With an abundance of natural resources, Australia has made a name as one of the world’s largest mining economies, putting us at the forefront of many industry developments.
Mining news QLD often reports on the large open cut mines that supply much of the country’s coal, but that’s just one mining method being used in an ever-evolving industry. With a history dating back thousands of years, mining as a discipline has changed significantly, and modern methods are safer, more efficient and more environmentally friendly than ever. In this article we’ll be covering some of the most common mining methods used on sites across Australia to demonstrate a few of the techniques currently in use.
Australia’s Key Mineral Resources
Australia is a country rich in the minerals and natural resources that make our modern world possible. From coal and gold to new economy minerals such as lithium, cobalt, silica and more, most Australian states are home to a wide variety of mining operations. In fact, Australia is so resource-rich, that we are the world’s largest exporter of a number of key minerals.
The exact minerals being mined depend on where you are in the country, but some of Australia’s largest mineral and ore deposits include:
- Iron ore
- Petroleum products
- Natural gas
- Rare earth elements
Each of these resources occurs in different ways, requiring a range of mining techniques to efficiently extract and process the ores.
Open Cut Mining Techniques
Mining techniques have evolved rapidly, and open cut mining has become the preferred method for mining ore deposits that occur close to the surface. Commonly used in Queensland’s coal mines, open cut mining uses explosives to excavate large, sloping holes in the earth. As excavation continues, ores are extracted from the deposit and sent away for processing.
Open cut mining requires the removal of large amounts of non-ore material. That means it’s not always the most efficient method of removing ores, but it is one of the industry’s safest mining techniques. Where there is a sufficient ore deposit close to the surface, the economies of scale involved mean that mining companies can use open cut techniques to extract the minerals. While it’s especially common for accessing coal deposits, Australia is also home to open cut mines for ores such as iron, gold, copper and more.
Underground Mining Techniques
While mining news QLD likes to place the focus on grand open cut mines, many of the mining industry’s biggest developments are happening underground. The industry has come a long way from workers with pick axes toiling away in cramped tunnels. These days, underground mining techniques employ state-of-the-art machinery and automation processes that make the work more efficient and far safer for workers.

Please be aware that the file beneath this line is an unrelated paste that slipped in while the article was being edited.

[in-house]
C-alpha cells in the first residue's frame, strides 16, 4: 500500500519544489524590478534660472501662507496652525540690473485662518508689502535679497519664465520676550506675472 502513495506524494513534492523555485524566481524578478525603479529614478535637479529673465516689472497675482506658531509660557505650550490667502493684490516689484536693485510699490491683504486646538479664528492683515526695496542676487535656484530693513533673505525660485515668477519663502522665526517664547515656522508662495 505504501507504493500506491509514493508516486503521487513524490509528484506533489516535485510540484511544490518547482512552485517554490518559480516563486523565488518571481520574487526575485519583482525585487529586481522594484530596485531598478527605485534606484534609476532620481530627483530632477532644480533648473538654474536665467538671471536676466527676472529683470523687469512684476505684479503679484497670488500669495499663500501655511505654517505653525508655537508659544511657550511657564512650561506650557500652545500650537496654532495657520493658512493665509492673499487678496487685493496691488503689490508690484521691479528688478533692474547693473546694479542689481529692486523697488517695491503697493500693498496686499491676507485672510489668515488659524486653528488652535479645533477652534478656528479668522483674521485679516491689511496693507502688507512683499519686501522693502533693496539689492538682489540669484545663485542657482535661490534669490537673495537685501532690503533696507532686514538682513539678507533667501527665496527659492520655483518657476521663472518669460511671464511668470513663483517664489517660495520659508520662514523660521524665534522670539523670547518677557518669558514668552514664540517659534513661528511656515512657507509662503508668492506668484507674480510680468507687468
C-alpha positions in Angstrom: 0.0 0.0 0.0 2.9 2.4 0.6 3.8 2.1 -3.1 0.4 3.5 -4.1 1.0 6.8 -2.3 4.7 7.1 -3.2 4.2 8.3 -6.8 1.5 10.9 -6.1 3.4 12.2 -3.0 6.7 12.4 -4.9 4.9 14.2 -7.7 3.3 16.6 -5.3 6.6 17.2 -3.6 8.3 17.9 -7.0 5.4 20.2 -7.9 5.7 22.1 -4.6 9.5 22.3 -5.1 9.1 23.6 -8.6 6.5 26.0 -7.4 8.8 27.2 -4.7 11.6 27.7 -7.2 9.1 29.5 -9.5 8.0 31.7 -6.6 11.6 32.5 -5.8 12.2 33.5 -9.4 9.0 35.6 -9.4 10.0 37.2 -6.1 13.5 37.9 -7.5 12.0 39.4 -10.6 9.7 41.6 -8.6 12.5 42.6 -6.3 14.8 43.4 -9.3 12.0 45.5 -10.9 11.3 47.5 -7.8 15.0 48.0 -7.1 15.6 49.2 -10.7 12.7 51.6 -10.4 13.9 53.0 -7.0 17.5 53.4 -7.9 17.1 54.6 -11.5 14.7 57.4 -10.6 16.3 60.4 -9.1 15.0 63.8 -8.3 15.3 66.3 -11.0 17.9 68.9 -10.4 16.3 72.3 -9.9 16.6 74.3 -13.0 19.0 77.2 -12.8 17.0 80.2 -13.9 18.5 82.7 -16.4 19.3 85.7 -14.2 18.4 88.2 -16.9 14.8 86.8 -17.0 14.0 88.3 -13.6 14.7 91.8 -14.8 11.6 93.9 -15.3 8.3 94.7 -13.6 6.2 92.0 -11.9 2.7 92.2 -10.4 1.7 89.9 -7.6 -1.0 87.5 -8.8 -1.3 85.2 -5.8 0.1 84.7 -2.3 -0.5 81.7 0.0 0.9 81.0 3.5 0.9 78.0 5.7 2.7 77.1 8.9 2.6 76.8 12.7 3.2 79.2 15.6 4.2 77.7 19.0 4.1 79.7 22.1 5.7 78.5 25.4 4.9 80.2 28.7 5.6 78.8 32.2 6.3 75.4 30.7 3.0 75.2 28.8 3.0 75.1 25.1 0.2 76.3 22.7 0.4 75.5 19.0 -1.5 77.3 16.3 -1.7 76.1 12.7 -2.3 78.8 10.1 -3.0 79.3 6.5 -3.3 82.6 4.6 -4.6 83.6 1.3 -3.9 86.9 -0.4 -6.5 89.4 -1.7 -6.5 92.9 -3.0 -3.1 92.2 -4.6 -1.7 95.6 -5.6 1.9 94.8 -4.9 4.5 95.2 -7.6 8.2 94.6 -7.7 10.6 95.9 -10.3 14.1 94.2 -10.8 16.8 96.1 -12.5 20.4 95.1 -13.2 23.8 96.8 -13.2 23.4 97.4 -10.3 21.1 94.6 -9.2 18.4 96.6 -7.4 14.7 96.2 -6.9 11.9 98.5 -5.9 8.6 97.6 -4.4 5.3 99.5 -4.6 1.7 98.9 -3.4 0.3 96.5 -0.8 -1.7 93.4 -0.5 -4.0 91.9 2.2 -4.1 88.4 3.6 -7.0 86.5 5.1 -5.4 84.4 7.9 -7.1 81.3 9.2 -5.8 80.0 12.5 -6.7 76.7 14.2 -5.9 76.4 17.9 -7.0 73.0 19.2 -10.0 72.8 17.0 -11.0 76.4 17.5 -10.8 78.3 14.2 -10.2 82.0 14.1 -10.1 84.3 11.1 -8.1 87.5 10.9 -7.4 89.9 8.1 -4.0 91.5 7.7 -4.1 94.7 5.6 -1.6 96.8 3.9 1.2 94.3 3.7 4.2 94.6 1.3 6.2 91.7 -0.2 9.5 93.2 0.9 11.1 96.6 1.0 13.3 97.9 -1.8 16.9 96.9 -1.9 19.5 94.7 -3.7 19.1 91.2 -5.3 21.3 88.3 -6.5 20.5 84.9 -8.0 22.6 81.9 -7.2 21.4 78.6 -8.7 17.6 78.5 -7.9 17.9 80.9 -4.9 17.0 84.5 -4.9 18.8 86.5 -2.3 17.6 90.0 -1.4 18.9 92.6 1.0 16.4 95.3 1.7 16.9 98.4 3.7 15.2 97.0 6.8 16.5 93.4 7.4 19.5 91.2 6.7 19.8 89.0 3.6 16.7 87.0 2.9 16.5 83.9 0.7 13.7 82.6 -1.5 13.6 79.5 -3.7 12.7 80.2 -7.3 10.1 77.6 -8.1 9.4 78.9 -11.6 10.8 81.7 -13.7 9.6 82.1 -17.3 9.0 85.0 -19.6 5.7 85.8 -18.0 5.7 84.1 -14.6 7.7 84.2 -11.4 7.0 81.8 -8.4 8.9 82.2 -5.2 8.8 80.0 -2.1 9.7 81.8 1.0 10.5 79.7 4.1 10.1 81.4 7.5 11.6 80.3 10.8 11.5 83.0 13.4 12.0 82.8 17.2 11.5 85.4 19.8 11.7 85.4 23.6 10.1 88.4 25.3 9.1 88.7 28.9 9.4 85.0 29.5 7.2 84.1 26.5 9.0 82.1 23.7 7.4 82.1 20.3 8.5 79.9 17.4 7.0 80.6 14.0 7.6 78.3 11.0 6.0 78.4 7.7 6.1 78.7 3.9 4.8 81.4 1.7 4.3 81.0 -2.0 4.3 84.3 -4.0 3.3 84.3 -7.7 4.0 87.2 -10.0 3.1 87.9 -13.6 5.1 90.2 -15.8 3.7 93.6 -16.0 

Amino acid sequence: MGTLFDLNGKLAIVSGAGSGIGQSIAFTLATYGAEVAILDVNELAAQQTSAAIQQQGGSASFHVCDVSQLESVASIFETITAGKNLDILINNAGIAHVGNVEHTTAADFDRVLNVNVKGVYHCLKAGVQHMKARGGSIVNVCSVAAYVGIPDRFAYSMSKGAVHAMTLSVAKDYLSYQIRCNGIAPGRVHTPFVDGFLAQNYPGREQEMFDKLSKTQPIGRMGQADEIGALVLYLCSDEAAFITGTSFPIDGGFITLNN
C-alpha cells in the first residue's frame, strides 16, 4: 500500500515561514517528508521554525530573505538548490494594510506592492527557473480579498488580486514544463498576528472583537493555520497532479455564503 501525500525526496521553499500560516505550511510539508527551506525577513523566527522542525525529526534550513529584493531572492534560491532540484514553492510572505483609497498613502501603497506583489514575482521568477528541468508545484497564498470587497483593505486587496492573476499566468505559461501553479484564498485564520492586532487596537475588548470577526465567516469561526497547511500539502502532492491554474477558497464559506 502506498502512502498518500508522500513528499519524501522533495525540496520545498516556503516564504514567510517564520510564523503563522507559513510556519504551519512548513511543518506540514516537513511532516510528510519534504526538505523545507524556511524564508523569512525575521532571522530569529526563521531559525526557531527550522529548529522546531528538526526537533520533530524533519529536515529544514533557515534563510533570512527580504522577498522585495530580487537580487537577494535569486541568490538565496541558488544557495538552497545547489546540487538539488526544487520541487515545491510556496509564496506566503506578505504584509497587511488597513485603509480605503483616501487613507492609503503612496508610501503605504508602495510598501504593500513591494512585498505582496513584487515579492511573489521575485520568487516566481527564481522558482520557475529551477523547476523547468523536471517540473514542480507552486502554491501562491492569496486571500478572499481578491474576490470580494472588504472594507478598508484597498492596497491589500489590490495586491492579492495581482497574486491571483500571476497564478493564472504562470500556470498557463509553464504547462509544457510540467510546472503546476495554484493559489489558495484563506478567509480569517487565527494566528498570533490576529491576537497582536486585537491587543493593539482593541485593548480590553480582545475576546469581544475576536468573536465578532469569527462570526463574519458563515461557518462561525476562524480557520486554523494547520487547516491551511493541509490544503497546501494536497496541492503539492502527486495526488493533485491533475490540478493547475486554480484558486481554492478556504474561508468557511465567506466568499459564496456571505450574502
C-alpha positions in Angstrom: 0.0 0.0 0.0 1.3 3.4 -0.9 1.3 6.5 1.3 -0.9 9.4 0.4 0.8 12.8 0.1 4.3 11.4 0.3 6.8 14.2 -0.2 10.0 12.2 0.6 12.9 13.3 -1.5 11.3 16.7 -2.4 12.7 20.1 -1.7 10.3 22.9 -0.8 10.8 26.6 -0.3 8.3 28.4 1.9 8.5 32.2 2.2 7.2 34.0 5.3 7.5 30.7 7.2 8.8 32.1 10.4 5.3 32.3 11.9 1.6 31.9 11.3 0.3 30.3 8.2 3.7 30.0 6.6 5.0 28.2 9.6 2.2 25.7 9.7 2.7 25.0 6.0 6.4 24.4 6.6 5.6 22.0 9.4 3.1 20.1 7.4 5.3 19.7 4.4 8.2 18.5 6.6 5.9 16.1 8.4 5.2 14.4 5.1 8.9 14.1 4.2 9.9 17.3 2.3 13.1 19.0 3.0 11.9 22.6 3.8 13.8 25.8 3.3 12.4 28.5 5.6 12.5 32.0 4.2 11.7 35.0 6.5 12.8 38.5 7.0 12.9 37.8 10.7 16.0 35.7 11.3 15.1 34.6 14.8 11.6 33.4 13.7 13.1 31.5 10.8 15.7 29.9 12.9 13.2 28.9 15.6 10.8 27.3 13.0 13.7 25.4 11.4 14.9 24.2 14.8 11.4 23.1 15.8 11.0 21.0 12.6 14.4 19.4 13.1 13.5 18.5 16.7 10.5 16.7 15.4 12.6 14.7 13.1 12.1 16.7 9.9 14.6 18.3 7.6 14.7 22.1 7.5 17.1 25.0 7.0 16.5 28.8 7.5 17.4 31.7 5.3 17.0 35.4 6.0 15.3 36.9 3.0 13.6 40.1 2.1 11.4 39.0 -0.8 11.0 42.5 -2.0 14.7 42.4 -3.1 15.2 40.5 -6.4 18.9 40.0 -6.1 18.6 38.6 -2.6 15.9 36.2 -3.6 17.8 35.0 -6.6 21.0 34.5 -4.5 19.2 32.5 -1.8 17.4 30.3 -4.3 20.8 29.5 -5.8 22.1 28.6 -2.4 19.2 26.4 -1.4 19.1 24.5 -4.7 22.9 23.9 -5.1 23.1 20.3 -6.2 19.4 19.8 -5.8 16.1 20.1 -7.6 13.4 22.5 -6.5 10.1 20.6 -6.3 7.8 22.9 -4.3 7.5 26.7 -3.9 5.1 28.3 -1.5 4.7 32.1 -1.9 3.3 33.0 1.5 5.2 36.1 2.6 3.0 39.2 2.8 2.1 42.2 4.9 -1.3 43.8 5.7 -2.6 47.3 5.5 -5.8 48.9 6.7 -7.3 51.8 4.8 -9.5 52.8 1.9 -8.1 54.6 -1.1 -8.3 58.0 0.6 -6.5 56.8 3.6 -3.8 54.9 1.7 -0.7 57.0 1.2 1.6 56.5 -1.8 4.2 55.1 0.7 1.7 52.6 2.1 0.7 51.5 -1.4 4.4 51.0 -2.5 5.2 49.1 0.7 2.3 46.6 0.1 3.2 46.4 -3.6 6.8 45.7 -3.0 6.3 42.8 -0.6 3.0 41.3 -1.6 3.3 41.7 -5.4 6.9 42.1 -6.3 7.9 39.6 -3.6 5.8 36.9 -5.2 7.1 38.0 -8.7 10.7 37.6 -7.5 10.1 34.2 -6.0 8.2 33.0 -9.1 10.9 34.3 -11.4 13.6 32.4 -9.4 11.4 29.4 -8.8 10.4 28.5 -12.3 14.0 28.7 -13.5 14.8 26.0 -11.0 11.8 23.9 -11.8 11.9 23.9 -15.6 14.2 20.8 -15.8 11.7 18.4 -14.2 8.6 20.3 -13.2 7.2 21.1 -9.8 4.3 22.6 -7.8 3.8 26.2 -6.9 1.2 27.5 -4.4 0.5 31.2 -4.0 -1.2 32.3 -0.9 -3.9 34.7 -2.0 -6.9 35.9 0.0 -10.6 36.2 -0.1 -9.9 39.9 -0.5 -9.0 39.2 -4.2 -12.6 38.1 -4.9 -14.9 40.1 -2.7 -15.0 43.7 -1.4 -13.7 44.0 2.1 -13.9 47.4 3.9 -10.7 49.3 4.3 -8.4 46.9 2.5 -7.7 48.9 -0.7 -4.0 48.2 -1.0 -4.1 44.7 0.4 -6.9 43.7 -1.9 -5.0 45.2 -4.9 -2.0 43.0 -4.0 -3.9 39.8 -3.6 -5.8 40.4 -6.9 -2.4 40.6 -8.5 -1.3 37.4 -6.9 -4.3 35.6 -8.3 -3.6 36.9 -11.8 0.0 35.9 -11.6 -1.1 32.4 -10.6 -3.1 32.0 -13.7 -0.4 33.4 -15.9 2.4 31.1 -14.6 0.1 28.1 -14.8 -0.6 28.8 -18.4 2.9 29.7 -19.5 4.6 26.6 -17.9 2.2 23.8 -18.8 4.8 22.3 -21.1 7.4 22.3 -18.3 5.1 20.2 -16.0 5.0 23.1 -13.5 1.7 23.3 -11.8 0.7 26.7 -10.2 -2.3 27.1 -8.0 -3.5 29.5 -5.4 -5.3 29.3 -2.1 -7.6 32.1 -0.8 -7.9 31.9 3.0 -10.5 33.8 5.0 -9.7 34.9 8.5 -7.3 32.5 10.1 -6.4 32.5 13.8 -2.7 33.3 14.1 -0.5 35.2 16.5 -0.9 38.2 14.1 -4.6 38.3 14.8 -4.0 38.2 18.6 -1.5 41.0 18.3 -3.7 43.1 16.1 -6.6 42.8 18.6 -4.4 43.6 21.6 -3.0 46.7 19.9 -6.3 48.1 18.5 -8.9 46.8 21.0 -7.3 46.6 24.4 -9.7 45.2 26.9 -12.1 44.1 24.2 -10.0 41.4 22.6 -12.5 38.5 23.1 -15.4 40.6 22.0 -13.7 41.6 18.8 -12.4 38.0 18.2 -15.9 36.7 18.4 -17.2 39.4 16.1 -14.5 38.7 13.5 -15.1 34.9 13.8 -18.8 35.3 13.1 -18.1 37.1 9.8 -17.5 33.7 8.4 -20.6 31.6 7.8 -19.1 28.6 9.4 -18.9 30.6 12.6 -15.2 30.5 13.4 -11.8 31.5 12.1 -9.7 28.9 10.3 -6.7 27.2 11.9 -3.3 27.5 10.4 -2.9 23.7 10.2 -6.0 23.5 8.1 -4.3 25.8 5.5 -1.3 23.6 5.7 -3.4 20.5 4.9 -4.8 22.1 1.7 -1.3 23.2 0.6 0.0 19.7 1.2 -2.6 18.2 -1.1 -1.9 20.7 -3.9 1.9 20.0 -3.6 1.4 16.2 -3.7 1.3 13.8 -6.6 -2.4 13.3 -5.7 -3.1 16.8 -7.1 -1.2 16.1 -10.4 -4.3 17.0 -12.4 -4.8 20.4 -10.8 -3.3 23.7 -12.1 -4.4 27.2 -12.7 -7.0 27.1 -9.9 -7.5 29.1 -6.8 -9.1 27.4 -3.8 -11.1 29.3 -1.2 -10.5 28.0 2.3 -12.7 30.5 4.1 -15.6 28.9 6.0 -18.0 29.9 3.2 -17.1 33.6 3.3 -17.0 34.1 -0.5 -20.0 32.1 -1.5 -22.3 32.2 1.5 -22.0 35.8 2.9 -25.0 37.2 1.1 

Some of the most common underground mining techniques used across Australia include:
- Sub Level Caving. When open cut mining techniques are no longer viable for extracting an ore, sub level caving may be used. Sub level caving involves drilling vertical shafts into the ore and then drilling multiple horizontal sub levels. Once the sub levels are drilled, explosives are used to demolish the ore so that it can be excavated and processed.
- Open Stoping. When the rock surrounding an ore seam has sufficient strength, the ore can be removed, leaving behind an empty “stope”. A stope is simply the open space left behind in an underground mine after the ore has been extracted.
- Longwall Mining. One of the most advanced underground mining techniques in use, longwall mining involves using machines to extract ores like coal that occur in large, flat slices. The machines undercut the ore and then explosives to demolish and extract the material. As mining progresses along the ore seam, the work area is supported by longwall shields that are progressively moved forward, allowing the excavated sections to be collapsed in a safe and controlled manner.
- Cut and Fill Mining. One of the most common and efficient underground mining methods, cut and fill techniques simply involve cutting, detonating and extracting sections of ore. As ore is removed, the void that’s created is filled with waste rock to provide strength to the surrounding earth.
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